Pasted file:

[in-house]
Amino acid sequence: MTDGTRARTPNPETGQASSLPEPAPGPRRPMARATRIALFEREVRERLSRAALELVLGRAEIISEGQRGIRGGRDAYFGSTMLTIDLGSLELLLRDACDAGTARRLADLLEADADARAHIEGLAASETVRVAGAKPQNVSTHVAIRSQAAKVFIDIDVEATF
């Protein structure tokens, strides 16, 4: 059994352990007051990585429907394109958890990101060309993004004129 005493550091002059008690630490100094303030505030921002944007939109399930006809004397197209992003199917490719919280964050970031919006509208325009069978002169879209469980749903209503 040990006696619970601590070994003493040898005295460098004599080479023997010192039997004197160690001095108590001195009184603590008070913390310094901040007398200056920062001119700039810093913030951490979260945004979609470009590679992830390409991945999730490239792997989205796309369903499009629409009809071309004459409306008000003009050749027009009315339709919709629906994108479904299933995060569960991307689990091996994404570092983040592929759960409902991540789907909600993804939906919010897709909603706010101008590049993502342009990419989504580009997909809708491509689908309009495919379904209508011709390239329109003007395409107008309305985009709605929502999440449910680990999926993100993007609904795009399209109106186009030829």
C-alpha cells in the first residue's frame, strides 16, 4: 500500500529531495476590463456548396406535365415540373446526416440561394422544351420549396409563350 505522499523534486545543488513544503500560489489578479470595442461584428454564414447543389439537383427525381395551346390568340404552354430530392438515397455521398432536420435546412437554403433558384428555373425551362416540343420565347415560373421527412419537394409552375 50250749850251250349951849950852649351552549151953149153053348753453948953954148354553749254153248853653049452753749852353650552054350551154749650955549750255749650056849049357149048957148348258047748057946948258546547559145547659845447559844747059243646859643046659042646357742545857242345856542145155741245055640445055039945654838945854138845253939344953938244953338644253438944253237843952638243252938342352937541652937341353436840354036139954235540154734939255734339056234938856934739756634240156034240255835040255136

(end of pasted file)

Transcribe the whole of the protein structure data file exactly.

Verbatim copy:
[in-house]
Amino acid sequence: MTDGTRARTPNPETGQASSLPEPAPGPRRPMARATRIALFEREVRERLSRAALELVLGRAEIISEGQRGIRGGRDAYFGSTMLTIDLGSLELLLRDACDAGTARRLADLLEADADARAHIEGLAASETVRVAGAKPQNVSTHVAIRSQAAKVFIDIDVEATF
């Protein structure tokens, strides 16, 4: 059994352990007051990585429907394109958890990101060309993004004129 005493550091002059008690630490100094303030505030921002944007939109399930006809004397197209992003199917490719919280964050970031919006509208325009069978002169879209469980749903209503 040990006696619970601590070994003493040898005295460098004599080479023997010192039997004197160690001095108590001195009184603590008070913390310094901040007398200056920062001119700039810093913030951490979260945004979609470009590679992830390409991945999730490239792997989205796309369903499009629409009809071309004459409306008000003009050749027009009315339709919709629906994108479904299933995060569960991307689990091996994404570092983040592929759960409902991540789907909600993804939906919010897709909603706010101008590049993502342009990419989504580009997909809708491509689908309009495919379904209508011709390239329109003007395409107008309305985009709605929502999440449910680990999926993100993007609904795009399209109106186009030829």
C-alpha cells in the first residue's frame, strides 16, 4: 500500500529531495476590463456548396406535365415540373446526416440561394422544351420549396409563350 505522499523534486545543488513544503500560489489578479470595442461584428454564414447543389439537383427525381395551346390568340404552354430530392438515397455521398432536420435546412437554403433558384428555373425551362416540343420565347415560373421527412419537394409552375 50250749850251250349951849950852649351552549151953149153053348753453948953954148354553749254153248853653049452753749852353650552054350551154749650955549750255749650056849049357149048957148348258047748057946948258546547559145547659845447559844747059243646859643046659042646357742545857242345856542145155741245055640445055039945654838945854138845253939344953938244953338644253438944253237843952638243252938342352937541652937341353436840354036139954235540154734939255734339056234938856934739756634240156034240255835040255136